THERAPIST: Monologues mean that, even when you're writing about different people, Matthew, it's always "Me!"
MATTHEW: But plays are nothing but competing monologues, Doctor!
THERAPIST: Which is why you describe yourself as a playwright, and not a writer.
MATTHEW: Son of a.
I'll post a bunch of examples over the next few days, so you can see how many different Me's I have in me. The example below is from a play that my then-agent said had too much science in it and not enough people stuff. When I handed her another play that was more character-based, she said it didn't have enough science in it. I tell you--there's just no pleasing people who don't know what the fuck they're doing. Which is actually one of the themes of Iphigenia at Trinity:
[1939. A classroom in the Institute for Physical Chemistry in Gottingen. JOHN HENRY WISE, 39, lectures the audience as if it his class of students.]
WISE: What do killing a man in battle and teaching physics have in common? You might say nothing. And on the surface of things, you would be correct. But all equations are built upon solid facts, as a house is built on a foundation. Here are some facts. My father was Austrian. My mother is Jewish. Under the laws of Germany, this makes me Jewish as well. Therefore, under the laws which went into effect in 1933, I should by rights no longer be allowed to teach physics. But because of my distinguished service during the Great War, I was exempted from this distinction. So you see -– because I ran away to play soldier at an age not much older than your own -- and then killed several men, for which I was awarded a medal, and received a bullet wound, for which I was awarded an honorable discharge -- I was lucky enough to be permitted to remain on here in Gottingen as a professor of physics. My father died in the war, you know. So many millions, dead on both sides, and to me the only death that matters is my father’s. So. Another equation. What do physics and Greek have in common? You will say, aha, this is an easy one, because Herr Professor Weiss is not only our physics teacher, he is also a teacher of the classics. True enough. What do physics and ancient Greek have in common? Me. This is one answer. They also have something else in common. The Greeks constantly argued amongst themselves about the meaning of life. These days, physicists like myself, we find ourselves arguing about the meaning behind what we have discovered about life. Are they the same thing? I think they are. So we have yet another answer to our second equation. And since all things of any consequence travel in threes, let me propose one final equation for your consideration. I often ask myself, what ethical standards should a scientist apply to his work? As I see it, a scientist has three responsibilities. There’s that number again. The first is to employ the scientific method to answer questions, to create new things, and to raise humanity even higher above the animals. The second is to promote a greater understanding of the laws which govern the universe by explaining what science has discovered in terms and language which can be understood by anyone. And the third responsibility, the greatest of these, is to raise my voice and speak my mind as loud as possible when men with no scientific knowledge are deciding how to use those devices which science has created. So. The terms of my third equation are this. A scientist is a man with a voice. He has a responsibility to speak. It is part of the equation. He must speak out. In the long troubled history of the world, the story of science is the story of men who are compelled to speak out, even when the rest of the ignorant world demands that they must be silenced.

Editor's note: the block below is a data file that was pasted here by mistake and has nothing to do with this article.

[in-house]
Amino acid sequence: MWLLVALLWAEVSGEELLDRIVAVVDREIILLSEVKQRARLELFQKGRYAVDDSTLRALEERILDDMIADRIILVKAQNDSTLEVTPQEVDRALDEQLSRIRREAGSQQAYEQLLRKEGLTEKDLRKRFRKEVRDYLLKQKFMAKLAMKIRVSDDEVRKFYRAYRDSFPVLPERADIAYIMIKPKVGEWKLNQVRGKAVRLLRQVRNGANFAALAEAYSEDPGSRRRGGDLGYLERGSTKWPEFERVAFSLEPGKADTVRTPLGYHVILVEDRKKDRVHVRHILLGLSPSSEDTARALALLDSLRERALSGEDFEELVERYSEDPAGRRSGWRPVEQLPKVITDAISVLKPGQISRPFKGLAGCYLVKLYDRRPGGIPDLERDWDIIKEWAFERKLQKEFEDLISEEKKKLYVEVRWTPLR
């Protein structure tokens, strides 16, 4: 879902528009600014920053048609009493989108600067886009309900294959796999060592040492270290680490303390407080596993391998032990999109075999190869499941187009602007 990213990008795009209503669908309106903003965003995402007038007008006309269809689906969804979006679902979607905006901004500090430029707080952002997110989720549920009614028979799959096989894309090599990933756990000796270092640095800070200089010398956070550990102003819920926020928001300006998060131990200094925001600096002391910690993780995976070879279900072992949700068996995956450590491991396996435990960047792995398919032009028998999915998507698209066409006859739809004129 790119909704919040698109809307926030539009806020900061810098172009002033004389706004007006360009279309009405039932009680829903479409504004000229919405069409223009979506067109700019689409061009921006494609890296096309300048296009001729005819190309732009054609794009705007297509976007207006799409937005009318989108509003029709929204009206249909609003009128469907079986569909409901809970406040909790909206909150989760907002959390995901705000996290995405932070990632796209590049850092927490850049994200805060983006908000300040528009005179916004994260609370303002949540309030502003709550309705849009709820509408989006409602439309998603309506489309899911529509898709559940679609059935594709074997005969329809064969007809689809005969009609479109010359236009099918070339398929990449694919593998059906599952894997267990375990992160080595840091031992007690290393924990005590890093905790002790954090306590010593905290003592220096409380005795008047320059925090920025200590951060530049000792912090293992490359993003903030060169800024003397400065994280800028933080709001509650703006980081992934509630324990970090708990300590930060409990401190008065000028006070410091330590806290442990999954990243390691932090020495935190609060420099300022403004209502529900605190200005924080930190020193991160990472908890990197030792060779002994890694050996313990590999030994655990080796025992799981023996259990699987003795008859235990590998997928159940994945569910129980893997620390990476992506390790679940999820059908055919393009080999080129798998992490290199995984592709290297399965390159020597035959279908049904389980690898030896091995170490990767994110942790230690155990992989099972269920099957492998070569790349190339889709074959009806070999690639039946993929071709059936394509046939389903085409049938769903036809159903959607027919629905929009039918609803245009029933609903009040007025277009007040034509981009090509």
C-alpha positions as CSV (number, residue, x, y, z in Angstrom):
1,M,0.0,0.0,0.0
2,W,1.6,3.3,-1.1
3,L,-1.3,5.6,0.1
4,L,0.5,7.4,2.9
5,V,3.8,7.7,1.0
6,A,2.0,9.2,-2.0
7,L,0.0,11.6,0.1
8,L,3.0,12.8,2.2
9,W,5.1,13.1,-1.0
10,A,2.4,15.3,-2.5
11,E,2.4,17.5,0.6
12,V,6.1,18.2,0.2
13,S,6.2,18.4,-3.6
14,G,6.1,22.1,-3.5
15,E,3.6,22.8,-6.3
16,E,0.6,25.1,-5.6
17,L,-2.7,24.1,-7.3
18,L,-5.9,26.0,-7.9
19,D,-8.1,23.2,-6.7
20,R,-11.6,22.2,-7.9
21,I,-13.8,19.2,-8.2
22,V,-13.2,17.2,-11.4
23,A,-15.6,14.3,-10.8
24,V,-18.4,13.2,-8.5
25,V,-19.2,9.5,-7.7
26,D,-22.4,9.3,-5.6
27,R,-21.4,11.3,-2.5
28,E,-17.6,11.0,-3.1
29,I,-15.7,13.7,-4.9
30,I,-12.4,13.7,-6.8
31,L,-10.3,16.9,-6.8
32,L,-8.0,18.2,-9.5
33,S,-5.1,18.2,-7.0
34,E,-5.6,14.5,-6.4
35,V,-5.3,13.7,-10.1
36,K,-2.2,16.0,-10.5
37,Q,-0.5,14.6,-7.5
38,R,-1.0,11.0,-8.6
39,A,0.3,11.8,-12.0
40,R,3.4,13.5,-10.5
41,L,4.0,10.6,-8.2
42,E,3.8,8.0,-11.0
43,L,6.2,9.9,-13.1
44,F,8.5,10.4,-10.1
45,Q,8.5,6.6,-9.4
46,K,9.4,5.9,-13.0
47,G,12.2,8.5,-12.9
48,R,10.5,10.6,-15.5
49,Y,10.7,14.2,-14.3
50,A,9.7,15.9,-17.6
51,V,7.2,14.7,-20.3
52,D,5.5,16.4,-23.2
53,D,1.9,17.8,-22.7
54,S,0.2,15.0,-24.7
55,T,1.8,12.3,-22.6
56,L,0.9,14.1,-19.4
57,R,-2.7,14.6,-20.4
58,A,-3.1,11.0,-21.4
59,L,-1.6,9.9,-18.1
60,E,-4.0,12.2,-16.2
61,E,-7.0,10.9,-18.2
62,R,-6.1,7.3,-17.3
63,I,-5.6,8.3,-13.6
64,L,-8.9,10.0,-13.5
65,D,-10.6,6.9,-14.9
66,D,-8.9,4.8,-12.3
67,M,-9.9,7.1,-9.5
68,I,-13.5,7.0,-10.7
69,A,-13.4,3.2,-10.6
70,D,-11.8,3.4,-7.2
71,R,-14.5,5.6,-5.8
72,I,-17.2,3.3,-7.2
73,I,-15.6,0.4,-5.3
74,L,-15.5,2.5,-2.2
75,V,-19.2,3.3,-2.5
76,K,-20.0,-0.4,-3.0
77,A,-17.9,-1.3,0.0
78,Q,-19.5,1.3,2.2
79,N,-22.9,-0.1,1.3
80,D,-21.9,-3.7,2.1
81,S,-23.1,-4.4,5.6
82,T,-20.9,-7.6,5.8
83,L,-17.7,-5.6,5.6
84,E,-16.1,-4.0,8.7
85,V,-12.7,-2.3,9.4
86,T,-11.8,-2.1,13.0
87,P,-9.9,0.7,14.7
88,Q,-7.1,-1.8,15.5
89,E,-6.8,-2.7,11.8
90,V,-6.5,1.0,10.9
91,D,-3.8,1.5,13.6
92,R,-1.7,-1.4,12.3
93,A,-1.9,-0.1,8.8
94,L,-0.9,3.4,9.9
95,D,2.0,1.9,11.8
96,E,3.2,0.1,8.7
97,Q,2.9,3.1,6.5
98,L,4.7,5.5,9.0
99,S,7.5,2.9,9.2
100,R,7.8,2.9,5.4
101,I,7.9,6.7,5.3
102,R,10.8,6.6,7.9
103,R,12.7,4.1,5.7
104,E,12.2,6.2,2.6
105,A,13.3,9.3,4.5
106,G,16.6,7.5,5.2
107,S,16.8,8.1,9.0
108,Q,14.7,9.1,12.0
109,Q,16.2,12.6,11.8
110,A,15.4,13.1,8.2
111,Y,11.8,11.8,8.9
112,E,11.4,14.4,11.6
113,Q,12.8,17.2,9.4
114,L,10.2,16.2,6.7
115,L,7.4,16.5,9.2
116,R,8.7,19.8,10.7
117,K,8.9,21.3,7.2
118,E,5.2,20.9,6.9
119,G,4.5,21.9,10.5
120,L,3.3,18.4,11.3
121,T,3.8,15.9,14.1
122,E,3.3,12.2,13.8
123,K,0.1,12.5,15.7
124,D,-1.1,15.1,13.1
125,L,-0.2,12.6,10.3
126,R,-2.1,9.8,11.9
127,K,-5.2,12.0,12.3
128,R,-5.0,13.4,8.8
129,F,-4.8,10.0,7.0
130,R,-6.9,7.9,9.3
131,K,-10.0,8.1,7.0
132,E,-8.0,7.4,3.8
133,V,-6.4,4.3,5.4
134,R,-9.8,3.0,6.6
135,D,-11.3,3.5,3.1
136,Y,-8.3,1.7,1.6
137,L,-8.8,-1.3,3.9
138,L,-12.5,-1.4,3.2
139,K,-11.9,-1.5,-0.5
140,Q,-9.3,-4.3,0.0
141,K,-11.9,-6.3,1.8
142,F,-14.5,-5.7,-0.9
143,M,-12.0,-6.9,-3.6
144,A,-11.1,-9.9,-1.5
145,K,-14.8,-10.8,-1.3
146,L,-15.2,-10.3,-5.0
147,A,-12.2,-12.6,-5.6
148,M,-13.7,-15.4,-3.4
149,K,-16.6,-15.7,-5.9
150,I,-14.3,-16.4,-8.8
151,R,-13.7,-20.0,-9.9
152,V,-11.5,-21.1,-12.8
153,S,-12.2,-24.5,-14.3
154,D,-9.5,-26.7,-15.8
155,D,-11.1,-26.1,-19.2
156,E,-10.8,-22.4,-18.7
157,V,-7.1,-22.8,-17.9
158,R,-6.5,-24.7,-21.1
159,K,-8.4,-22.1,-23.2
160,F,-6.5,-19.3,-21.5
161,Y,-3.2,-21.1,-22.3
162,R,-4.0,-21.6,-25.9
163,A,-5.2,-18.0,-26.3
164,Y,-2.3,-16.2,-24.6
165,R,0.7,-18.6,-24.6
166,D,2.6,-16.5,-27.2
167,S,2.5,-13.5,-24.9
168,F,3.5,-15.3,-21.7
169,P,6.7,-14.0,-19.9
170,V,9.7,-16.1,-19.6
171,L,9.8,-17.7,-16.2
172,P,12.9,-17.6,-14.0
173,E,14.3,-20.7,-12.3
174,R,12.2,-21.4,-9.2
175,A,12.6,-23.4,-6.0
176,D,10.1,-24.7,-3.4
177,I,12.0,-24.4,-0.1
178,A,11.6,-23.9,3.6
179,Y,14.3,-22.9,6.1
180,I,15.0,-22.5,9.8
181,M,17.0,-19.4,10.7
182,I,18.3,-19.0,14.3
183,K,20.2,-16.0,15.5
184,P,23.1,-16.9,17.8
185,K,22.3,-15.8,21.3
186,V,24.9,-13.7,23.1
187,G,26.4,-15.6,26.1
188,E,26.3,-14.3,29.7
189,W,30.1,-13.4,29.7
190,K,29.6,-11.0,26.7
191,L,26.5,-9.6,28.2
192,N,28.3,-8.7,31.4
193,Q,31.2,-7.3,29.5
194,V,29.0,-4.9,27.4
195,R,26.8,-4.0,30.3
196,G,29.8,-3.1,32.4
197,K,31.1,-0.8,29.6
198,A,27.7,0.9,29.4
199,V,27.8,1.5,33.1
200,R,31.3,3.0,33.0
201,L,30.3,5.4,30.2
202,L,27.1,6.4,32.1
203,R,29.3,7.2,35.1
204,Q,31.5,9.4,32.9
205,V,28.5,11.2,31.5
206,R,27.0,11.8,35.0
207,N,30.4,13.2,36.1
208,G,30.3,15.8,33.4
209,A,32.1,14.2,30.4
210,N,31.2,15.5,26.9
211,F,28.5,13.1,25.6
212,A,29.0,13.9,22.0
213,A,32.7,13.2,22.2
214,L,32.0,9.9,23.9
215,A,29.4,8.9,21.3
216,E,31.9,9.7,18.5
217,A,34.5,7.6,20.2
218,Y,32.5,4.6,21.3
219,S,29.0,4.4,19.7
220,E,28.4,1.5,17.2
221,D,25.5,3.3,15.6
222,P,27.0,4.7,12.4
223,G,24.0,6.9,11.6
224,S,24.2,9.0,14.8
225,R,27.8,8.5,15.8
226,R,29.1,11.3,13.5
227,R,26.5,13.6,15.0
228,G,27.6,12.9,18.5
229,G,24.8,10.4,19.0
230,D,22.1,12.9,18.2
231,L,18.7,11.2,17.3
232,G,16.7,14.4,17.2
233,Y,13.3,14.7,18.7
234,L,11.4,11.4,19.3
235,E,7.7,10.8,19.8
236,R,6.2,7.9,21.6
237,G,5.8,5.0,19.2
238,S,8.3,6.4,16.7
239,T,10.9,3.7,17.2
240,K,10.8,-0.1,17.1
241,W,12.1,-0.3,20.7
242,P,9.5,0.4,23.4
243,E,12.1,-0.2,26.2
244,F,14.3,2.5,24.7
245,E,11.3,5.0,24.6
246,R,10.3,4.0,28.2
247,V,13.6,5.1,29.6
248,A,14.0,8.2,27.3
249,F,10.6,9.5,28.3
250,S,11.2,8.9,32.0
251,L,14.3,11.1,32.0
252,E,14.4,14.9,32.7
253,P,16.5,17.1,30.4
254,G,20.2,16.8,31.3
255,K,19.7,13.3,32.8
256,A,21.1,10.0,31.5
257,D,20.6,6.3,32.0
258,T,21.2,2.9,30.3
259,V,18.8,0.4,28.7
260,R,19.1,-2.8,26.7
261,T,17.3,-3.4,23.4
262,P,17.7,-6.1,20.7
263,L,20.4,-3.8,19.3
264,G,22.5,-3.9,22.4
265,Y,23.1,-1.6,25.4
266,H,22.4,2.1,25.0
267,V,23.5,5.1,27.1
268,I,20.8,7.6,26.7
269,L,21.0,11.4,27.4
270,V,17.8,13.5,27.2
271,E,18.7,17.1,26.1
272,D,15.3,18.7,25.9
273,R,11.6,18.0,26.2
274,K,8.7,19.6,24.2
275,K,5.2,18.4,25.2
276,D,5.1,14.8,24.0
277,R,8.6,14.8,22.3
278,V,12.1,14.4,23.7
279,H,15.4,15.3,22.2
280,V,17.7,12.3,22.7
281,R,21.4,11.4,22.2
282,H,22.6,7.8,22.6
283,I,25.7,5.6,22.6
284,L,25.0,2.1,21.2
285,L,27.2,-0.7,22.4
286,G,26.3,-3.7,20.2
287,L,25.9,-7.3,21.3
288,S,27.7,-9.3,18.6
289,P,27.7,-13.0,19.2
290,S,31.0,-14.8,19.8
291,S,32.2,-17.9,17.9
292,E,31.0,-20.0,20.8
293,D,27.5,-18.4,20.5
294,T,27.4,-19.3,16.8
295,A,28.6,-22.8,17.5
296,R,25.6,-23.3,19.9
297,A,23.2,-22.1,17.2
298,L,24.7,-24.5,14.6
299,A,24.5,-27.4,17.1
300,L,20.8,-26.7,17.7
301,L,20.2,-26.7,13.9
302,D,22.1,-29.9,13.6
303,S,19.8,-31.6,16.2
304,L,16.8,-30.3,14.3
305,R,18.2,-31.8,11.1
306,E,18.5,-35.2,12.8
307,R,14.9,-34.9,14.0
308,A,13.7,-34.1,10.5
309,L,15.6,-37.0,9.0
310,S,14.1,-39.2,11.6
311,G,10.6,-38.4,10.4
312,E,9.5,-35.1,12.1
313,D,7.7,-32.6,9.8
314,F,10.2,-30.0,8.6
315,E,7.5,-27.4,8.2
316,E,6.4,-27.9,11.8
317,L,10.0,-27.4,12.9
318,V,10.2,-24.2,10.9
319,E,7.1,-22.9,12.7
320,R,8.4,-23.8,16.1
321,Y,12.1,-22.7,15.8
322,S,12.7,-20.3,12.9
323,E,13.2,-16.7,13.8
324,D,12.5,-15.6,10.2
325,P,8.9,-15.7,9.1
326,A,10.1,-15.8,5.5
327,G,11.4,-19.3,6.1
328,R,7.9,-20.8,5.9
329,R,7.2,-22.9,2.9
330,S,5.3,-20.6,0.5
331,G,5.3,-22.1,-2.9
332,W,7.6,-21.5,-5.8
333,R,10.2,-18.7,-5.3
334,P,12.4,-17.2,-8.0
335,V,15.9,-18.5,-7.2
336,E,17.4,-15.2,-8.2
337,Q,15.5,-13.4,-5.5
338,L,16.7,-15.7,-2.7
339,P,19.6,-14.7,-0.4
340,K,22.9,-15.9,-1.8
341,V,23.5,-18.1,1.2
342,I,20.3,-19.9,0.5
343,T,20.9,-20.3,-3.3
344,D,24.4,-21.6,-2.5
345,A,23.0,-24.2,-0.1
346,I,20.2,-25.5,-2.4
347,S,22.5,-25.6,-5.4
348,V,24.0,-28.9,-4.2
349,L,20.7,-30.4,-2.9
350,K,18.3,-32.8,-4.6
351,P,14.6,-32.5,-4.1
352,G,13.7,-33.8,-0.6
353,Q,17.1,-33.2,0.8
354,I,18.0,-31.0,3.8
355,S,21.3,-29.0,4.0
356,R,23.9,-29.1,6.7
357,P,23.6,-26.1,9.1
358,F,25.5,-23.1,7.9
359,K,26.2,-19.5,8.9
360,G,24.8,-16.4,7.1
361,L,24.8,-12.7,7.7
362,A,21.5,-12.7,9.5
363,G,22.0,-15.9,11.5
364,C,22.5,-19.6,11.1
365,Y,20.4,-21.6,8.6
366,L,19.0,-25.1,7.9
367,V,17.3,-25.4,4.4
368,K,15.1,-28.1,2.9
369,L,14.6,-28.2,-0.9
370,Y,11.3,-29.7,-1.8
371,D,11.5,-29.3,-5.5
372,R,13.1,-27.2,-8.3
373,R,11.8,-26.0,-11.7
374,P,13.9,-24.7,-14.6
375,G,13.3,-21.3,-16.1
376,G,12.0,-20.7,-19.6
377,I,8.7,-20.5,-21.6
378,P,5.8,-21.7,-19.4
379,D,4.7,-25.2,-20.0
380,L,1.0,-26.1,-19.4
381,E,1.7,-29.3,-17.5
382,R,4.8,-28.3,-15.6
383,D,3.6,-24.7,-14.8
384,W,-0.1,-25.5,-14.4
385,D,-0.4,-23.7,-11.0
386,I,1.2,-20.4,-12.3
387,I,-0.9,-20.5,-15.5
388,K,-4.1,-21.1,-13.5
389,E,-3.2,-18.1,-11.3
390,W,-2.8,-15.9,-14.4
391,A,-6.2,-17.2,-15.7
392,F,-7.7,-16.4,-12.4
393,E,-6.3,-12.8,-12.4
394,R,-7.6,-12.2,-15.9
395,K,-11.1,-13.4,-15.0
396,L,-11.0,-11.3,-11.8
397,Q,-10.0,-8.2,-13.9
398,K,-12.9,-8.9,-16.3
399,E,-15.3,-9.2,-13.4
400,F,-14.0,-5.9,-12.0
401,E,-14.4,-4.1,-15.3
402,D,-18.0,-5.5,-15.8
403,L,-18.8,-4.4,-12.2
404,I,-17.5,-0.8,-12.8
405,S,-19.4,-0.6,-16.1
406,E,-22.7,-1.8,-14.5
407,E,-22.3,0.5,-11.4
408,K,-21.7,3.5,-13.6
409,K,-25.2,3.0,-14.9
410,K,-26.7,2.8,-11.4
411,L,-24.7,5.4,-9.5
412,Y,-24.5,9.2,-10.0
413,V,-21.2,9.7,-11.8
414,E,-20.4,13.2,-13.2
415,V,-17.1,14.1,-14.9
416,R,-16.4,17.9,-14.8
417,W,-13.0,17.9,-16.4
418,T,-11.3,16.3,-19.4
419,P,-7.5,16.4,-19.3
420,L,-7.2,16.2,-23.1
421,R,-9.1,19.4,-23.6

Copyright 2003 Matthew J Wells